California woman convicted in husband’s hammer death gets virus-related temporary release: reports

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A California woman convicted of beating her husband with a hammer, strangling him and then dumping his body just before Valentines Day in 2000 has been granted a temporary release from prison because of the coronavirus outbreak, according to reports.

Jane Dorotik, now 73, has been serving a 25-years-to-life sentence since her conviction in 2001 in the beating and strangulation murder of her husband Robert Dorotik, who was 55, City News Service reported.

While on release, Dorotik will live with her sister and look to have her conviction overturned, her attorneys told the news service.


Prosecutors argued that Dorotik, of Valley Center near San Diego, killed her husband because she feared she would have to pay him 40 percent of her income if they were to divorce, the news service reported.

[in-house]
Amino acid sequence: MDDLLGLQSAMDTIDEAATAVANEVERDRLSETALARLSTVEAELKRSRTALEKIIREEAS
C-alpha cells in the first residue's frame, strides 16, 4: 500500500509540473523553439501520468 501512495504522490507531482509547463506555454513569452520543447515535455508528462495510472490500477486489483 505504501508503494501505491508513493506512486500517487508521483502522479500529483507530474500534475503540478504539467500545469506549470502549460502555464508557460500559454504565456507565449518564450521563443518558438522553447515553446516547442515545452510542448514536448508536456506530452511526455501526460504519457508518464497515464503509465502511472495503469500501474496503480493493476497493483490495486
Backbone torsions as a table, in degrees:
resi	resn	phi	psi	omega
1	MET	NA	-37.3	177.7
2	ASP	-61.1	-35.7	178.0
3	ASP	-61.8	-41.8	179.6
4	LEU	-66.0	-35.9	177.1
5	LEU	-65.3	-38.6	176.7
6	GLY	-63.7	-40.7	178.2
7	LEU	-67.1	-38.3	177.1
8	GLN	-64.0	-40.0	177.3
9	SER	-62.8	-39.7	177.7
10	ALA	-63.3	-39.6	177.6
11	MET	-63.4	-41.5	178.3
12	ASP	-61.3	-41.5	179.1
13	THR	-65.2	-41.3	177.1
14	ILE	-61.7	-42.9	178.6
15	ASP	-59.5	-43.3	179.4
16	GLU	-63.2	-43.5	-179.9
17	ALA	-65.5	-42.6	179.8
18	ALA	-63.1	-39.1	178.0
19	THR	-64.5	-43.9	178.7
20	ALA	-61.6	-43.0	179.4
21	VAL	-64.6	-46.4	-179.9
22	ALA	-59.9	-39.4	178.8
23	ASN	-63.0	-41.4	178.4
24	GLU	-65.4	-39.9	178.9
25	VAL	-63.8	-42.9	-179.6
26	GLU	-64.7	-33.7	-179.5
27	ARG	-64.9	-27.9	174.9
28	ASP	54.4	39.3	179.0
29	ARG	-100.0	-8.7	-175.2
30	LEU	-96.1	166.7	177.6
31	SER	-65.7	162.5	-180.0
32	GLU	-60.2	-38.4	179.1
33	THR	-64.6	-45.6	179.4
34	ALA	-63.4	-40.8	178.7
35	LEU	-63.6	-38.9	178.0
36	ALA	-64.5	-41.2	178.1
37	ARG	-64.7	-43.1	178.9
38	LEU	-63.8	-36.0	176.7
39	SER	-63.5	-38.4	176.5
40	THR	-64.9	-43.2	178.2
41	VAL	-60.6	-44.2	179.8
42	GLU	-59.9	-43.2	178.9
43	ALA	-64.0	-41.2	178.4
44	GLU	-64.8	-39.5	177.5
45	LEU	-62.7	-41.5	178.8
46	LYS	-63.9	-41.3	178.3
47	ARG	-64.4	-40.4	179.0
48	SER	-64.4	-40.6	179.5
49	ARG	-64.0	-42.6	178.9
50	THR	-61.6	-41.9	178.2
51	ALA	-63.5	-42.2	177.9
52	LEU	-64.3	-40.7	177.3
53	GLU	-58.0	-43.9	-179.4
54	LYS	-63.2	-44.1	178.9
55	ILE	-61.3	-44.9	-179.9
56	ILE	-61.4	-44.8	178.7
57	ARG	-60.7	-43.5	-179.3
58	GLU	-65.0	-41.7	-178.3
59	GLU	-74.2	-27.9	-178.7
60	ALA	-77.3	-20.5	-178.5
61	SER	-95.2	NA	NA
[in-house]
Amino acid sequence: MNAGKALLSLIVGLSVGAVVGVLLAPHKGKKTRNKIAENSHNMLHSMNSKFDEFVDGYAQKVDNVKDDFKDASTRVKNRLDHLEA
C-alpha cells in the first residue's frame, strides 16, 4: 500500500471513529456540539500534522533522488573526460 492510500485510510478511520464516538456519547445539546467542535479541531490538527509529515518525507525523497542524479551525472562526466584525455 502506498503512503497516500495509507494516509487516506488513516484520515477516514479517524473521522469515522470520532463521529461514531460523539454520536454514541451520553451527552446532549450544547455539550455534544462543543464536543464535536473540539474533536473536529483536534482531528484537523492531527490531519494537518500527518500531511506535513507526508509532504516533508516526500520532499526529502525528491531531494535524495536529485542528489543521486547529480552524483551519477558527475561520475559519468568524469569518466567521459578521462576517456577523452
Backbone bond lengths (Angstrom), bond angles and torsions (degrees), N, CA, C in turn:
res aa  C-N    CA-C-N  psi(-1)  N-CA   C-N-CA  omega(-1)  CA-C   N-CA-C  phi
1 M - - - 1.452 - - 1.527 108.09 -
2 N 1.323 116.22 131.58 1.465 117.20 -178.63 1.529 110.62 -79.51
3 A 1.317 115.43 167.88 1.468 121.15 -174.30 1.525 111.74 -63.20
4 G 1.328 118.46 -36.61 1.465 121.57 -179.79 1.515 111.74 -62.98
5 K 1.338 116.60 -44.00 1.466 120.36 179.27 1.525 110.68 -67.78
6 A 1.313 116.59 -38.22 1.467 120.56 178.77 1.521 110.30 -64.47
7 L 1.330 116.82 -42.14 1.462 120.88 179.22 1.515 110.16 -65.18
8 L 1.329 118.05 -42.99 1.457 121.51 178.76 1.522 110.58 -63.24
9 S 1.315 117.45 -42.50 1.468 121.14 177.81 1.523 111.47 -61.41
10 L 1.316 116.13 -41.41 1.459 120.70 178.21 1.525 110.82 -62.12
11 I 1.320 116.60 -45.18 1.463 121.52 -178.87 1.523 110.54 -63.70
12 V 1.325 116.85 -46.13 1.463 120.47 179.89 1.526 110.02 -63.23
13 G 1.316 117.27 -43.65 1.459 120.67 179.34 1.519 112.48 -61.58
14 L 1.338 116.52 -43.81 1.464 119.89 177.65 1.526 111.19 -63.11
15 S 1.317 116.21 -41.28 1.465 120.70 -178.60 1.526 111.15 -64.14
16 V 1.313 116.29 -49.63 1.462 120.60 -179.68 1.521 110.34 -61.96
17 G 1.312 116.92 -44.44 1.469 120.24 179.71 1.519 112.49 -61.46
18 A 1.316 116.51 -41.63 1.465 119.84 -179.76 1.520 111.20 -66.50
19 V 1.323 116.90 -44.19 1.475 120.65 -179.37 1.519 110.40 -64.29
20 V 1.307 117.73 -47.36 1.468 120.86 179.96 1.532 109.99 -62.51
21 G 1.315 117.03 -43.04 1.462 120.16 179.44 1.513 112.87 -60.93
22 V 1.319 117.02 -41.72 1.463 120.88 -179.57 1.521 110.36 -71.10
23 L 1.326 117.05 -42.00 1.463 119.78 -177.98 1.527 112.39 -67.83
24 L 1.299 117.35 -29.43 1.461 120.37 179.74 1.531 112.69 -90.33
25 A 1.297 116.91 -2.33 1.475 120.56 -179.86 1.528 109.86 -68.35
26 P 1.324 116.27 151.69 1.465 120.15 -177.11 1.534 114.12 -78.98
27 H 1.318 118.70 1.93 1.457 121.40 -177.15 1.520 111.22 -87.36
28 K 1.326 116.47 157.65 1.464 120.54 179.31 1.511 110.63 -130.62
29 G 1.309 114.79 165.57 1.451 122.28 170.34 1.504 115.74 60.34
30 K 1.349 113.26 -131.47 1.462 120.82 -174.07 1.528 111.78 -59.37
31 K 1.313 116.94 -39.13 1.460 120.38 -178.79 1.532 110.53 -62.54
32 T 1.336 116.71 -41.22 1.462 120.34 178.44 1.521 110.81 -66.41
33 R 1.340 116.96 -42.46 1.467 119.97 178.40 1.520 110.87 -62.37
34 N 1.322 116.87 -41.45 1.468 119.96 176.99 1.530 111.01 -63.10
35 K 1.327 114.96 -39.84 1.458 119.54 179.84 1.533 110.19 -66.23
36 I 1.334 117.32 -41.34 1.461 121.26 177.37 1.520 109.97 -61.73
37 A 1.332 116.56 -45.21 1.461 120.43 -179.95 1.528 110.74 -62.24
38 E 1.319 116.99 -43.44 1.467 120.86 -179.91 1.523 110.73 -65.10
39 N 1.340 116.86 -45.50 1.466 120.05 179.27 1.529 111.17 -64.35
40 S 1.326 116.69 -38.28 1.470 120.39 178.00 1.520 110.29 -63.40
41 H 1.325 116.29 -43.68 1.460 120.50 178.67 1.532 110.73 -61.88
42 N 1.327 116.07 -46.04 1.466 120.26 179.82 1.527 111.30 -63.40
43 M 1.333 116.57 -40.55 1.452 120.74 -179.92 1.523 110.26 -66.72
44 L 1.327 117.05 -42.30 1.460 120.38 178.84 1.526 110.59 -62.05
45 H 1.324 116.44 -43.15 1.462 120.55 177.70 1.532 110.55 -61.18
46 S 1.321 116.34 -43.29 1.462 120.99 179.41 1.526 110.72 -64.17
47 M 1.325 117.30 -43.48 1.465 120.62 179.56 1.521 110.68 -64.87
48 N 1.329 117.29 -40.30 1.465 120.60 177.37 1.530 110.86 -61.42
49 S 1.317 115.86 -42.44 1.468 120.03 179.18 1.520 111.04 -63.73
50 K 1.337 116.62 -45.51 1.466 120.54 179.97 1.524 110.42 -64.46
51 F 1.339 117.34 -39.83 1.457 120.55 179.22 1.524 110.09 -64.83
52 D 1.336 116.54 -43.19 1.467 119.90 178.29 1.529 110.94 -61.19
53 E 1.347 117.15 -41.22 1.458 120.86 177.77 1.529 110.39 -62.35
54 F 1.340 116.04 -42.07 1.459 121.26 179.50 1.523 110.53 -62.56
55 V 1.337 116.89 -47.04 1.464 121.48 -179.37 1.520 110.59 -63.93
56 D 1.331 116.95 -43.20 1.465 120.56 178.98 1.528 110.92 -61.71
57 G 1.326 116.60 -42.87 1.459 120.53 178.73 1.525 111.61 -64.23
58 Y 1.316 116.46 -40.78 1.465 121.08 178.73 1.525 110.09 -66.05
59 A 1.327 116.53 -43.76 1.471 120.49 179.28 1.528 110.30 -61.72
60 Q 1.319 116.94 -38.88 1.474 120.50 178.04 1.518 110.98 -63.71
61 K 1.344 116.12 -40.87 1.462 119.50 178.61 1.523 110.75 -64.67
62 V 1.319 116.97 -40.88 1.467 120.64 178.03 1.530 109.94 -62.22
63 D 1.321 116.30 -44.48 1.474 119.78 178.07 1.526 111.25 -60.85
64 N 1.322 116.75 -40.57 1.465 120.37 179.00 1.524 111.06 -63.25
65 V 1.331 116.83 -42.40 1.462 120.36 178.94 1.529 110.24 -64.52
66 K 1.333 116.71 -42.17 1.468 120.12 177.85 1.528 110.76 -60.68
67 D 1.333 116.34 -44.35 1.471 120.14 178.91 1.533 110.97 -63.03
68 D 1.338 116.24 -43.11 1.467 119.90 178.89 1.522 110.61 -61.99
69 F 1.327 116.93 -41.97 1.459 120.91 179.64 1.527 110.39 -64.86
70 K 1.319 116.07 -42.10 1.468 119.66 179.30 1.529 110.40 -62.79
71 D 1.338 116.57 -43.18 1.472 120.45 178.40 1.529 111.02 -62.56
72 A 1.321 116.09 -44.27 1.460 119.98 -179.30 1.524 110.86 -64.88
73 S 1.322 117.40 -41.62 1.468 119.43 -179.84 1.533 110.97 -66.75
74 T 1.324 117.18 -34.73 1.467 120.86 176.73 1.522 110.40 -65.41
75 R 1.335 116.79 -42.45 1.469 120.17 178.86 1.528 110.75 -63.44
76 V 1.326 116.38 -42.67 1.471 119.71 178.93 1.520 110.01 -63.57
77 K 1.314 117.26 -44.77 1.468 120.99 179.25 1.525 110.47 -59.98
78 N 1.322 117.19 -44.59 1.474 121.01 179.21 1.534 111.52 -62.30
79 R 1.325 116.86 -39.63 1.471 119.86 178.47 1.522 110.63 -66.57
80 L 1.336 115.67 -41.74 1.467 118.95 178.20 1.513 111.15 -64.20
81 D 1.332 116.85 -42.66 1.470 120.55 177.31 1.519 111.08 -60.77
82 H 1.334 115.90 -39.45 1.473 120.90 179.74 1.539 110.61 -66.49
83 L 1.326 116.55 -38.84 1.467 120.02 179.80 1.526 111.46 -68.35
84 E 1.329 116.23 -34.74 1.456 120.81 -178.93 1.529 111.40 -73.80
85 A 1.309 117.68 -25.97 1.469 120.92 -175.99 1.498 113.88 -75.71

But Dorotik’s defense lawyers say most of the blood stains found at the crime scene were never tested – and were never even confirmed to be blood. In addition, they say recently completed DNA testing shows no sign of Jane Dorotik’s DNA on evidence collected in the case, such as a rope, the victim’s clothing and fingernails.

“I think the DNA evidence that excluded Jane as a contributor may have helped persuade the court that she will likely prevail on her petition, once the court is able to hold a hearing,” staff attorney Nikki Herst-Cook said. “Despite numerous items of evidence being submitted for DNA testing, there is simply no evidence tying Jane to this crime.”

Dorotik is expected to be released Wednesday and must stay in self-quarantine for two weeks, then must remain in California and wear a GPS ankle monitor, the San Diego Union-Tribune reported.

The woman had been a high-level executive for a mental-health services company and reported her husband missing Feb. 13, 2000. She said she last saw her husband when he was preparing to go jogging, the newspaper reported.


She has been held in the California Institution for Women, where one inmate and two staff members had tested positive for COVID-19 as of Tuesday, according to City News Service. The facility shares staff with a men’s prison that has the highest number of coronavirus cases among the state’ prisons, the report added.

Dorotik is scheduled to return to court in about 30 days for a status hearing on her case, the report said.